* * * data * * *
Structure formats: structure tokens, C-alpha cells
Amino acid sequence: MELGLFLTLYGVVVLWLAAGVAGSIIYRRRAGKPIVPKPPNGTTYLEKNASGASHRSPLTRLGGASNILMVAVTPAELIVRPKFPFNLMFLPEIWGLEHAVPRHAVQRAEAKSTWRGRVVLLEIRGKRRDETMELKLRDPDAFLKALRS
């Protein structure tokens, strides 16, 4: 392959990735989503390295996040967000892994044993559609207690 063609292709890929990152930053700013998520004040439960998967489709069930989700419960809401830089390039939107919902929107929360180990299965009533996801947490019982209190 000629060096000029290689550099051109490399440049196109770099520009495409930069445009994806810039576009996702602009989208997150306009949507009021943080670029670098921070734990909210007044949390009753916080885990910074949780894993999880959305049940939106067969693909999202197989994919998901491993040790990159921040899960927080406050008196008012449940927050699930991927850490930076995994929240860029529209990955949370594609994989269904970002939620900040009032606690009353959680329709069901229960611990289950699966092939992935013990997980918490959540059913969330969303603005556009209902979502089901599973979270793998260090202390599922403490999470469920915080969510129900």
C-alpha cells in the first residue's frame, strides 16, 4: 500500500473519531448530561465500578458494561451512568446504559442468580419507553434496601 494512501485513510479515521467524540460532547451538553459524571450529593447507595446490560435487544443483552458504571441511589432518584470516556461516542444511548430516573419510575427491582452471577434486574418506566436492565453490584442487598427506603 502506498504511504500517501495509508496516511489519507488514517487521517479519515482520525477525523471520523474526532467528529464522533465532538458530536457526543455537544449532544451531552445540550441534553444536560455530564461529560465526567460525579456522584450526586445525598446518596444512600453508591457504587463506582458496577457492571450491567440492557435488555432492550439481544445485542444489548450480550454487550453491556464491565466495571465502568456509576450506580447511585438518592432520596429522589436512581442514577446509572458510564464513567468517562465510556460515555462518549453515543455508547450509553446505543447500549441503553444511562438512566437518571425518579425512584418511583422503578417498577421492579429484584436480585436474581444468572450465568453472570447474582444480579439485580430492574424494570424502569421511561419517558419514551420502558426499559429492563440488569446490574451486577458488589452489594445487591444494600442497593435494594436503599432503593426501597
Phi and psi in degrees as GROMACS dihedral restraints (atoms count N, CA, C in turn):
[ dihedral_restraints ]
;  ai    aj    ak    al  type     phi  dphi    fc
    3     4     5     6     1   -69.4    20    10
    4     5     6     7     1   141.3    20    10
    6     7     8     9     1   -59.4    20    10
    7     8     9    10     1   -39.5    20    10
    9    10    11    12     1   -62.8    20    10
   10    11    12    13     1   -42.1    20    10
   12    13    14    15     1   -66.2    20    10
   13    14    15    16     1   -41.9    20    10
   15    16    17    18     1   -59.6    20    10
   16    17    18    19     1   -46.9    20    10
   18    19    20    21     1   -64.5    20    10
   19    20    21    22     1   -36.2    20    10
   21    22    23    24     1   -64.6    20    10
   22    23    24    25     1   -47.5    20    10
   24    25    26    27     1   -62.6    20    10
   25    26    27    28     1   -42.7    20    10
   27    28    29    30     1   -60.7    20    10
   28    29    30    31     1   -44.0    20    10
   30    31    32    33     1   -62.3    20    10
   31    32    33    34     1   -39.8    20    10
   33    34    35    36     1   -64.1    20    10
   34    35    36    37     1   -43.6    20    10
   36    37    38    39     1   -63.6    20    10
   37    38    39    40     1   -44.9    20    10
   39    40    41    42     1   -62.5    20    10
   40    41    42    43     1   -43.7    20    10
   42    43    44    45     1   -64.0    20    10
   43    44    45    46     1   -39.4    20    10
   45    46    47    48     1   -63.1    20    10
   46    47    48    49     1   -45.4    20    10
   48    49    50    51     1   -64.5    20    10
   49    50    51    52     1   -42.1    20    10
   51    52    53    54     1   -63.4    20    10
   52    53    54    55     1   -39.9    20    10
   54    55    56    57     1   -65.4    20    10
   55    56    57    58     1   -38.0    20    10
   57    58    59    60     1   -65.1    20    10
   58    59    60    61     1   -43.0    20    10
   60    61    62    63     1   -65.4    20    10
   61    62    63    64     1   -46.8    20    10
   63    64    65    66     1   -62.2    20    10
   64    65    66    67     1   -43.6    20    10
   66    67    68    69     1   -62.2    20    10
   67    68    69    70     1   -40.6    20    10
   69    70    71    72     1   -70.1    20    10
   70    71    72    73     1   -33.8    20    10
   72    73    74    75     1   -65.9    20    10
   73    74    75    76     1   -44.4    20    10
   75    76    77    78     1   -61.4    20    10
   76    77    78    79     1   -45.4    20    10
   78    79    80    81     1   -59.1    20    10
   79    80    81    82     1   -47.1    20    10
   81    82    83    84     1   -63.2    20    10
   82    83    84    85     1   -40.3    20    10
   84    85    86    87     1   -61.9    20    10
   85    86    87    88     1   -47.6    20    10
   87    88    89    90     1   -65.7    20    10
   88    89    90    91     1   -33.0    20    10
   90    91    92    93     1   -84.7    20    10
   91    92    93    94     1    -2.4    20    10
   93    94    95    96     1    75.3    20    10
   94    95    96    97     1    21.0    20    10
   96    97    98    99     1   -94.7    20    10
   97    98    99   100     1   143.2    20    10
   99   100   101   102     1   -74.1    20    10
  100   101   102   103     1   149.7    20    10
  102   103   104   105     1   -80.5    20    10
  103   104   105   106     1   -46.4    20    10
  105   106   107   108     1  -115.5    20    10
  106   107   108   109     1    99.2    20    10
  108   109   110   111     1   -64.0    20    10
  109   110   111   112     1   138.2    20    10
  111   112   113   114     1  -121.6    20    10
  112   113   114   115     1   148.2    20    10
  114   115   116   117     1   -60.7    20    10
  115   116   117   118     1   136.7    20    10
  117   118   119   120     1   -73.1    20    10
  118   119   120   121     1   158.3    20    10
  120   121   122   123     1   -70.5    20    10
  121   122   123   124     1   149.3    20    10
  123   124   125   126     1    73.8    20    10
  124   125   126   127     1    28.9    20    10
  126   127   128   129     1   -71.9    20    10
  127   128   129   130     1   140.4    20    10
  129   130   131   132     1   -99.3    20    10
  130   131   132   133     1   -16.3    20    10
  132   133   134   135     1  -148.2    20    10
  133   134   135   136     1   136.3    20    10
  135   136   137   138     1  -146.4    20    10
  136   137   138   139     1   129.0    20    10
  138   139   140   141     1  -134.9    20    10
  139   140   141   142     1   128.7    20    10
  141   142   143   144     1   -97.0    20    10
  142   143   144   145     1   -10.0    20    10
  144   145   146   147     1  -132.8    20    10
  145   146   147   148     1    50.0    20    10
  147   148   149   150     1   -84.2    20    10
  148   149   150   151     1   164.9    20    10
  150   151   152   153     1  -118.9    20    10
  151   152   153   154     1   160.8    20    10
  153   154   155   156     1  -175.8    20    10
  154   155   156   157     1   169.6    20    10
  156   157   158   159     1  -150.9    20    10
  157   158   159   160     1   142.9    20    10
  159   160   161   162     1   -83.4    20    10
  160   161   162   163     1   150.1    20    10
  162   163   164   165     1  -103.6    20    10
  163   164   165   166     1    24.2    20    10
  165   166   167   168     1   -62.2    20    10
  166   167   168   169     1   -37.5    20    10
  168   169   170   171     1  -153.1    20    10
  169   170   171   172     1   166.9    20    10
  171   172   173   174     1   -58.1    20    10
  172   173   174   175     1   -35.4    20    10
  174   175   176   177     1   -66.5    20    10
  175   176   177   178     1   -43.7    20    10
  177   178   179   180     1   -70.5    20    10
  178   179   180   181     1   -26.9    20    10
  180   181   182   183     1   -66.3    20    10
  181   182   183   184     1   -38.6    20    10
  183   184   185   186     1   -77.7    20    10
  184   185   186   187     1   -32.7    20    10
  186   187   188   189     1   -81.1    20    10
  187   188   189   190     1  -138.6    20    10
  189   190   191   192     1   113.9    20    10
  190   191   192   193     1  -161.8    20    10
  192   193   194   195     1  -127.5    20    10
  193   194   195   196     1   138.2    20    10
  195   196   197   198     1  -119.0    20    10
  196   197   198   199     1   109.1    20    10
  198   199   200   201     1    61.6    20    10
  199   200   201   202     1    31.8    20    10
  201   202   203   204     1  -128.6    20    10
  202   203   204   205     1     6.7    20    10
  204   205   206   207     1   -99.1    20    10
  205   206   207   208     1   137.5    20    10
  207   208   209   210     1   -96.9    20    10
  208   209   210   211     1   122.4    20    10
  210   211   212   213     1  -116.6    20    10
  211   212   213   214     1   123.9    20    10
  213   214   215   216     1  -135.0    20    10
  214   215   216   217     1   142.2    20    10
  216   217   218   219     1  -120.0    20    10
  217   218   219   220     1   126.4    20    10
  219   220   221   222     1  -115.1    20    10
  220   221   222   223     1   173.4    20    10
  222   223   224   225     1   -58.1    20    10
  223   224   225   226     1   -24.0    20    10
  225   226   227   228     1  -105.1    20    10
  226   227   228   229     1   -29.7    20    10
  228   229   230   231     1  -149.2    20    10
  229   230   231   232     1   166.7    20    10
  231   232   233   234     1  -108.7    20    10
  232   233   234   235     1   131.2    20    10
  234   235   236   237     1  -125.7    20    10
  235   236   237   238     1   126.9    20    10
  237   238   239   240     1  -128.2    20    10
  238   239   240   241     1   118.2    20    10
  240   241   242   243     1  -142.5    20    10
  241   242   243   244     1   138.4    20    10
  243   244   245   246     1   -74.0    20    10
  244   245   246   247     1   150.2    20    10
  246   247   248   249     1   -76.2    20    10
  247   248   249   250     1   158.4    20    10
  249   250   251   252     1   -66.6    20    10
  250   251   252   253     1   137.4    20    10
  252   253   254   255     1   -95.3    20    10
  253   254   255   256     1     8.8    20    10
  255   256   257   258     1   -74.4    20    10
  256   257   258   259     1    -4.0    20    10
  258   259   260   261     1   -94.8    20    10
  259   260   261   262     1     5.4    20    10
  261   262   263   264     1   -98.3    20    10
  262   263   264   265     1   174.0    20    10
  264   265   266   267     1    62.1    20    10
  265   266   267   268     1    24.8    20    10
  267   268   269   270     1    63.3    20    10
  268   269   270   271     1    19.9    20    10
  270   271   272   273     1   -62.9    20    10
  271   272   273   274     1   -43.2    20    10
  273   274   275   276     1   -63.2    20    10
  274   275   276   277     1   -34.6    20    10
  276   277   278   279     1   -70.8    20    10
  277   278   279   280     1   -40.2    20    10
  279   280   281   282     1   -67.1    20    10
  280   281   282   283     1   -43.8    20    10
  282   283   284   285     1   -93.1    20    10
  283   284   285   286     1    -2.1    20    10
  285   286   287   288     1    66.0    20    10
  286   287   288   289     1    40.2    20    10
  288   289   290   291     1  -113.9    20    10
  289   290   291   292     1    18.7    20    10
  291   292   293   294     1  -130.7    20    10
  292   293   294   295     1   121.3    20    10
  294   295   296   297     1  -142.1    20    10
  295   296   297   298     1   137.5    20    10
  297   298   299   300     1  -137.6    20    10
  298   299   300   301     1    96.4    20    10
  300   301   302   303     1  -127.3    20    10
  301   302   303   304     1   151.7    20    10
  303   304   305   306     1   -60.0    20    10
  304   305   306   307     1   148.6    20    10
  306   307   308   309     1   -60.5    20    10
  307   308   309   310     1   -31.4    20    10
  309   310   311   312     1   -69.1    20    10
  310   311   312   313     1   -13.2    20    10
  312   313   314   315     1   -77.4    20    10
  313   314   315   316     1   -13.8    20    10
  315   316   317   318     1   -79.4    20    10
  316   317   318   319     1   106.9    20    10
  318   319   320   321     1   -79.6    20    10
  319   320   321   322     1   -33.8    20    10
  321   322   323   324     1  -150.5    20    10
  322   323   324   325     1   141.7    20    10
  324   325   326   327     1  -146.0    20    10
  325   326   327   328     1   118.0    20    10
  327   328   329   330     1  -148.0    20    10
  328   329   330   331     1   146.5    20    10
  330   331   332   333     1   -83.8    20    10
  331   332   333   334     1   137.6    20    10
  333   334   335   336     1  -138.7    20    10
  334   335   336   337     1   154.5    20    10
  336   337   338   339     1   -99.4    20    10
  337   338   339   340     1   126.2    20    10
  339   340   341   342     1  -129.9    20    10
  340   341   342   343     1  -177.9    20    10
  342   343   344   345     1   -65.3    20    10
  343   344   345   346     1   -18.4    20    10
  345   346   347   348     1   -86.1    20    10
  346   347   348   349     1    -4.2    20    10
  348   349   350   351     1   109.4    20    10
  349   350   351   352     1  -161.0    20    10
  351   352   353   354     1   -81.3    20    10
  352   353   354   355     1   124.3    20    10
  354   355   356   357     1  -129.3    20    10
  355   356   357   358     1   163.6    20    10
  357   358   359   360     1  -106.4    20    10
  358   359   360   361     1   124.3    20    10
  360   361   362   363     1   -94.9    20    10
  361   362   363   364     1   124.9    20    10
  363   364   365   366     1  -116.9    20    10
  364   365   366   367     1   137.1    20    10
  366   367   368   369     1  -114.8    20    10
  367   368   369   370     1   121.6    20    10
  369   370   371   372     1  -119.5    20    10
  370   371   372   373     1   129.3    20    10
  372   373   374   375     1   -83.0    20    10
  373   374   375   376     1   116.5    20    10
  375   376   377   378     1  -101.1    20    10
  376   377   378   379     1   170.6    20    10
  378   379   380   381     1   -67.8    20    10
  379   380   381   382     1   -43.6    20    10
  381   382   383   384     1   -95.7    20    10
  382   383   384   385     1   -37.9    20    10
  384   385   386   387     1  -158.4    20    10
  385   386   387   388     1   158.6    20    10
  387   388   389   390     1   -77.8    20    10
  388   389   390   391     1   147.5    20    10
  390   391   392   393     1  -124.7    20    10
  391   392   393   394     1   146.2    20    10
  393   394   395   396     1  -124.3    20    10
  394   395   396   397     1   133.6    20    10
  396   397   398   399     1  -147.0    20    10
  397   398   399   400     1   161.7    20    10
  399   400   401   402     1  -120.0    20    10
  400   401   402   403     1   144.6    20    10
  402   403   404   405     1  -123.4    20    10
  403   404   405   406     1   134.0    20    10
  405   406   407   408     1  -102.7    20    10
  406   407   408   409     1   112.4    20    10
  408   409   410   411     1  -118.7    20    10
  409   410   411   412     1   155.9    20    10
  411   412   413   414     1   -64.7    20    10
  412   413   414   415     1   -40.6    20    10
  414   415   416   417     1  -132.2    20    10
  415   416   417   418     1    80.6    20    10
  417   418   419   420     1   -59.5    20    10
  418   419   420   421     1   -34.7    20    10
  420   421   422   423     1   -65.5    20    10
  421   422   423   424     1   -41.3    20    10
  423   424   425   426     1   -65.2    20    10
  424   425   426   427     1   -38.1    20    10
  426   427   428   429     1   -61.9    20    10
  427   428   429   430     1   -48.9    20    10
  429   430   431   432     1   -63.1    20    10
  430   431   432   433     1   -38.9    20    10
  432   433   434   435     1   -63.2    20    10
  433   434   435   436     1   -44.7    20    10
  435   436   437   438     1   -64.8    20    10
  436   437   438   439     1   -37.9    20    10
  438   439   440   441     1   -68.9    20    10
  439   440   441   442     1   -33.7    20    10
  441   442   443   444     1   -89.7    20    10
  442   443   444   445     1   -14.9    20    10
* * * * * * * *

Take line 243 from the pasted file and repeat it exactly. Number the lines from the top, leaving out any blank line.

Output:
  355   356   357   358     1   163.6    20    10